In this candid and often hilarious memoir, the celebrated director, comedian, writer, and actor offers a comprehensive, personal look at his tumultuous life. Beginning with his Brooklyn childhood and his stint as a writer for the Sid Caesar variety show in the early days of television, working alongside comedy greats, Allen tells of his difficult early days doing standup before he achieved recognition and success. With his unique storytelling pizzazz, he recounts his departure into moviemaking, with such slapstick comedies as Take the Money and Run, and revisits his entire, sixty-year-long, and enormously productive career as a writer and director, from his classics Annie Hall, Manhattan, and Annie and Her Sisters to his most recent films, including Midnight in Paris. Along the way, he discusses his marriages, his romances and famous friendships, his jazz playing, and his books and plays. We learn about his demons, his mistakes, his successes, and those he loved, worked with, and learned from in equal measure.
This is a hugely entertaining, deeply honest, rich and brilliant self-portrait of a celebrated artist who is ranked among the greatest filmmakers of our time.
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About the Author
Read an Excerpt
So here I am, single, about to cast Play It Again, Sam the play with Tony Roberts as my costar. All we need is to find the right girl to play Linda, the female lead. The director is Joe Hardy, a fine director who knows what he’s doing. He and I sat in the back of the theater auditioning one talented actress after another. There’s a lot of talent out there and not enough good roles. Sandy Meisnter was a famous, highly respected acting teacher in New York who ran the Neighborhood Playhouse, where so many terrific actors emerged. Somewhere, he collared David Merrick and raved about a girl in his class that he found to be sensational. Her name was Diane Keaton. Real name Diane Hall, but there already was an actress with that name and the union does not permit one to use a name already in use.
So after this buildup, we’re all sitting in the theater waiting for Keaton to audition. In walks a lanky young girl. Let me put it this way: If Huckleberry Finn had been a very beautiful woman, that’s who was up there onstage. Keaton, who apologizes for waking up in the morning, a rube from Orange County, denizen of swap meets and tuna melts; an emigrant to Manhattan who came here and works as a coat-check girl, who had worked the candy concession in a movie house in Orange County and was fired for eating all the candy herself, tried making the few obligatory hello lines to us all. This was a yokel who spoke of her Grammy Hall, the boarder George who got a free turkey from his union every Christmas, and answered compliments with “Honest injun?” But what can I tell you, she was great. Great in every way. One talks about a personality that lights up a room, she lit up a boulevard. Adorable, funny, totally original in style, real, fresh. When she left we knew we had to go through the other scheduled actresses, but in our minds she had the part.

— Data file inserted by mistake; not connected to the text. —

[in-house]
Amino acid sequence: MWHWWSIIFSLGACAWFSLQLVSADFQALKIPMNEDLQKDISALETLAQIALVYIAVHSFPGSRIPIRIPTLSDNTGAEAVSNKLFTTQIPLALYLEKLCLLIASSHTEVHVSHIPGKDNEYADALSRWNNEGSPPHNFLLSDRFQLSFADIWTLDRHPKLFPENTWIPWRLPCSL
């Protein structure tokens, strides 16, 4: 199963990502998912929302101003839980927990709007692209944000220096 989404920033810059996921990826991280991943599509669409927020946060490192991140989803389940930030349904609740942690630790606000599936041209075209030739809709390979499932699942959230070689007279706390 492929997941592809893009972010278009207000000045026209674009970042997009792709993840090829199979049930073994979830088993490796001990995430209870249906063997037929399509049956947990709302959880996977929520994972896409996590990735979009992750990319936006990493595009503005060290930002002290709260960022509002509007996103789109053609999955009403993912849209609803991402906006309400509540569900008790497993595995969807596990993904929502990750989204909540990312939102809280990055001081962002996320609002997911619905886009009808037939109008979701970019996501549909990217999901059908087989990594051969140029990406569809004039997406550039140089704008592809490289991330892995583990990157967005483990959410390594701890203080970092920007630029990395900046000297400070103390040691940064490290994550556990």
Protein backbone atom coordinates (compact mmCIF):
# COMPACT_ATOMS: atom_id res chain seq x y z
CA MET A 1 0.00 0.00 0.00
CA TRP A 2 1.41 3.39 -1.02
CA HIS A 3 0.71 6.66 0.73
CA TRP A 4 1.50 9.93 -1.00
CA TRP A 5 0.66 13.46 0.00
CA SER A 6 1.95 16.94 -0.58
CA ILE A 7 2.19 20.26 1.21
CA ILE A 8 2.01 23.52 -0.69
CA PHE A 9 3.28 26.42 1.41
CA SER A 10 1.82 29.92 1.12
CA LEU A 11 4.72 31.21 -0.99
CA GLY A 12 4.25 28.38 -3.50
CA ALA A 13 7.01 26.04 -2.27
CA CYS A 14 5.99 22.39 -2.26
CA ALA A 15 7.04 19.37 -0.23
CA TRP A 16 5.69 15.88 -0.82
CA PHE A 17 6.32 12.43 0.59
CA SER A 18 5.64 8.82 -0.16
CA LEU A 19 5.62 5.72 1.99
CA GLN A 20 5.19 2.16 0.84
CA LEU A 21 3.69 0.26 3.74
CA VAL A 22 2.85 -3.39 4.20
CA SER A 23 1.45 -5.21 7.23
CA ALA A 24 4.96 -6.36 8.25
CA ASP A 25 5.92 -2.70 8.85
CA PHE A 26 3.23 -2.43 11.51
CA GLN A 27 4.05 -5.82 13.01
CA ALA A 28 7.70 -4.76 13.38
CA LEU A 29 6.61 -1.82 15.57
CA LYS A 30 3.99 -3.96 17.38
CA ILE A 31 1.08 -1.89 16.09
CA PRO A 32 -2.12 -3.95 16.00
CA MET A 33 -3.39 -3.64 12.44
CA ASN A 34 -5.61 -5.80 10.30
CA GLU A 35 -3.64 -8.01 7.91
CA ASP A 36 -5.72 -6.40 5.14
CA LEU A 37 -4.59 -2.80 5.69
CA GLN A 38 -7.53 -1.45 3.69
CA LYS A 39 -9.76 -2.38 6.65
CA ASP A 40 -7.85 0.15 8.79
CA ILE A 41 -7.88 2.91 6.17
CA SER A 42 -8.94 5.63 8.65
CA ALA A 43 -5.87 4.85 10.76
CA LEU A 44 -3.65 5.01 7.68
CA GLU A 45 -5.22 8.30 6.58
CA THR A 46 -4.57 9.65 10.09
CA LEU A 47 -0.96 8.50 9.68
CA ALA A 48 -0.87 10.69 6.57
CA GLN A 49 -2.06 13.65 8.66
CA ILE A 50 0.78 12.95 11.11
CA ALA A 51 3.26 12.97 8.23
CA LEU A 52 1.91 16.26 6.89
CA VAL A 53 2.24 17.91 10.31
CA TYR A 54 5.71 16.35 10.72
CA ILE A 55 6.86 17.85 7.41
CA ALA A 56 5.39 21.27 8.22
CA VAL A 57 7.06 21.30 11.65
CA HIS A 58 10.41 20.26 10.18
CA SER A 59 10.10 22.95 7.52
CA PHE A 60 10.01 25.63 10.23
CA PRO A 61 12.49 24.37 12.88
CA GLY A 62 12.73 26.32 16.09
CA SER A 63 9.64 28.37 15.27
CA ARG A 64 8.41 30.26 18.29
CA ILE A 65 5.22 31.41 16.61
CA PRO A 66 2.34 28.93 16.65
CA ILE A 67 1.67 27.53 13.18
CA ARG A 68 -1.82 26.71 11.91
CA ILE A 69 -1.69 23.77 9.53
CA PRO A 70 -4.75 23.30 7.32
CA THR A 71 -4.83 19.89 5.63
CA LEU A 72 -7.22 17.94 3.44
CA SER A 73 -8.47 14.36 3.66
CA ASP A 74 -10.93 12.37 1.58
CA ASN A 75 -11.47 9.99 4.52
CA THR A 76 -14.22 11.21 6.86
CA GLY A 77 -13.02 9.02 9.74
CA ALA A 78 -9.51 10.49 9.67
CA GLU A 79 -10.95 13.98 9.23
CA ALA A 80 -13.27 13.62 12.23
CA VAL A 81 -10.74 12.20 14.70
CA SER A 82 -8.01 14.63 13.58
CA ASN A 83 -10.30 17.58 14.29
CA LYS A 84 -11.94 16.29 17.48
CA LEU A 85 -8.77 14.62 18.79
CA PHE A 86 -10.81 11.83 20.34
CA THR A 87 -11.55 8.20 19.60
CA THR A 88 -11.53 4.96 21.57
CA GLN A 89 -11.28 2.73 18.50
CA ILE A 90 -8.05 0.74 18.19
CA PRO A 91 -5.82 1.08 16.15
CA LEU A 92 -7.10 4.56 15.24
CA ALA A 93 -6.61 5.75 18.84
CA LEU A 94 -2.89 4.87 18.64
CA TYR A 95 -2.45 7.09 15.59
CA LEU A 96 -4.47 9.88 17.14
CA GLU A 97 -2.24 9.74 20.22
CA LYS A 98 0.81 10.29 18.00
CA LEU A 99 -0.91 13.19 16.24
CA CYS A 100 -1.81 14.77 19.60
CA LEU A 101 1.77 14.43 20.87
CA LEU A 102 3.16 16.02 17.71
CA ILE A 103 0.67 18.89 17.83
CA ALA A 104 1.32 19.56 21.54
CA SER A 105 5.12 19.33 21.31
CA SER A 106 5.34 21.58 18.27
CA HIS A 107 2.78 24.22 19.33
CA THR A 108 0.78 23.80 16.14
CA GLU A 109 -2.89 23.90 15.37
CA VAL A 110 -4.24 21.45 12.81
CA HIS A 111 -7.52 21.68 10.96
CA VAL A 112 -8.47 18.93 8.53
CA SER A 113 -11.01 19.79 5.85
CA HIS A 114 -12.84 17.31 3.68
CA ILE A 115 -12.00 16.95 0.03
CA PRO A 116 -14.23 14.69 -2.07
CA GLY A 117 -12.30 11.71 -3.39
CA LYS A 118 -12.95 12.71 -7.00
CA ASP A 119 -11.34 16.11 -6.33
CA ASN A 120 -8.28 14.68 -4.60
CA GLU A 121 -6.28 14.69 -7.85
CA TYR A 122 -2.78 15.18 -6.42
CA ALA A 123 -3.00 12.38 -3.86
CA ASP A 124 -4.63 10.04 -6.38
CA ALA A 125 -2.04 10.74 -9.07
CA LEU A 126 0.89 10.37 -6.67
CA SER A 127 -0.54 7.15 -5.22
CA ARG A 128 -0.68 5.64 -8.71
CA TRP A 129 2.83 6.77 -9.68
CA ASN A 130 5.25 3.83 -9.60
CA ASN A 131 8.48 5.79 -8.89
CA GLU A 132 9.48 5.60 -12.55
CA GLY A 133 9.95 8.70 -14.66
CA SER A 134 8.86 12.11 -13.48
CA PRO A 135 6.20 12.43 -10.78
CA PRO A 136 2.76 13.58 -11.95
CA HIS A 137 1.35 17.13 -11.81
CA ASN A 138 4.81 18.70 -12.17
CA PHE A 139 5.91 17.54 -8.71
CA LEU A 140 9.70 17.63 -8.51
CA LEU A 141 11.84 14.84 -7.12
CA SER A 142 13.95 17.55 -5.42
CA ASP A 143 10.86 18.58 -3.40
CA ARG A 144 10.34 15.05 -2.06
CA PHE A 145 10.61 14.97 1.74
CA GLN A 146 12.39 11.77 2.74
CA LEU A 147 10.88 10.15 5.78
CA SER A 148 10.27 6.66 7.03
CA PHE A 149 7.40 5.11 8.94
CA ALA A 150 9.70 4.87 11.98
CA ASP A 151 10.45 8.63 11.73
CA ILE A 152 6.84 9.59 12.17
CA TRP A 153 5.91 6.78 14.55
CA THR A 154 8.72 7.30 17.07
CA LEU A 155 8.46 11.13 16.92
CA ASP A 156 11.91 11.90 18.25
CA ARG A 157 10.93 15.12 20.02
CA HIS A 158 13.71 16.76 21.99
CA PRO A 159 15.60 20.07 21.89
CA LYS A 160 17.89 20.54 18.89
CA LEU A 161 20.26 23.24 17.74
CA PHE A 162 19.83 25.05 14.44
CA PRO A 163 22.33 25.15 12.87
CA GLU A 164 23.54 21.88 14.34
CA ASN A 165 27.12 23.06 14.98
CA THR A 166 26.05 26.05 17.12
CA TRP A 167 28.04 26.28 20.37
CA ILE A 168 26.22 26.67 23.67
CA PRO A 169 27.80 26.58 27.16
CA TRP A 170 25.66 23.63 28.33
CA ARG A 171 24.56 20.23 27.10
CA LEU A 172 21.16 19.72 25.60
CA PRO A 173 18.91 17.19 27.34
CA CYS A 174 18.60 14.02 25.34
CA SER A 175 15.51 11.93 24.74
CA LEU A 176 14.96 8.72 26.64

Rehearsals under Joe Hardy went smoothly. Tony Roberts was like a kid in a candy store, since the show had a half-dozen pretty girls who’d appear in the lead character’s fantasies. Tony sprang into action the first day, complicating his already baroque social life. I was getting friendlier and friendlier with Tony, but Keaton and I were each pursuing our own social agendas, chatting politely but sparsely. A guy called for her every day, which I naturally thought was her boyfriend but later found out was her manager. I was dating whoever would say yes to my desperate pleas to let me feed them. One time, a week before going to Washington, DC, for our opening I had a date with a very beautiful brunette. I took her to dinner and we had a nice time, and we made another date two nights down the line.
In the intervening night I was rehearsing with Keaton, and Joe Hardy suggested we run lines to memorize them more fluently. She of course knew hers like Eve Harrington but I, despite having written them, needed more time to get them down pat. We broke for dinner, and she and I hopped across the street to a joint next to McGirr’s Billiards, where I sometimes shot pool. At that impromptu dinner she was so charming, so lovely, so pretty, so scintillating, that I sat there thinking, Why the hell am I going out with that other woman tomorrow night? Keaton is magical. Of course she ate like Primo Carnera. I never saw a person outside of a logging camp tuck it away like that.
Anyway, to cut to the chase, by the time Play It Again, Sam opened in DC, we were lovers. We remained lovers in Boston and back in New York. I had just purchased a penthouse on Fifth Avenue and she lived in a hovel all the way east, a single room made homey and pretty without spending a nickel on it. She clearly had an artist’s eye. You can tell by the way she dresses, which is trendsetting if you happen to think a dead monkey’s paw pinned to the lapel of your sweater is chic. Let’s just say Keaton always suited up with a certain eccentric imagination, as if her personal shopper was Buñuel. But it was not just a fashion flair. She takes great photos, can act, sings beautifully, dances, writes well. We’ve remained close friends since we met. When I finished recutting Take the Money with Ralph Rosenblum, I screened it for her and she said it was good and funny and not to be so worried, and she’s been my North Star, go-to person ever since. Because in addition to tasteful and bright, she’s totally inner directed. You can intone Shakespeare’s praises all day, but if she finds something of his a bore, she doesn’t care how revered his poetry is or what the professors or the public says. She’s her own person. I have always shown her my work, and she’s one of the only people whose opinion I really care about.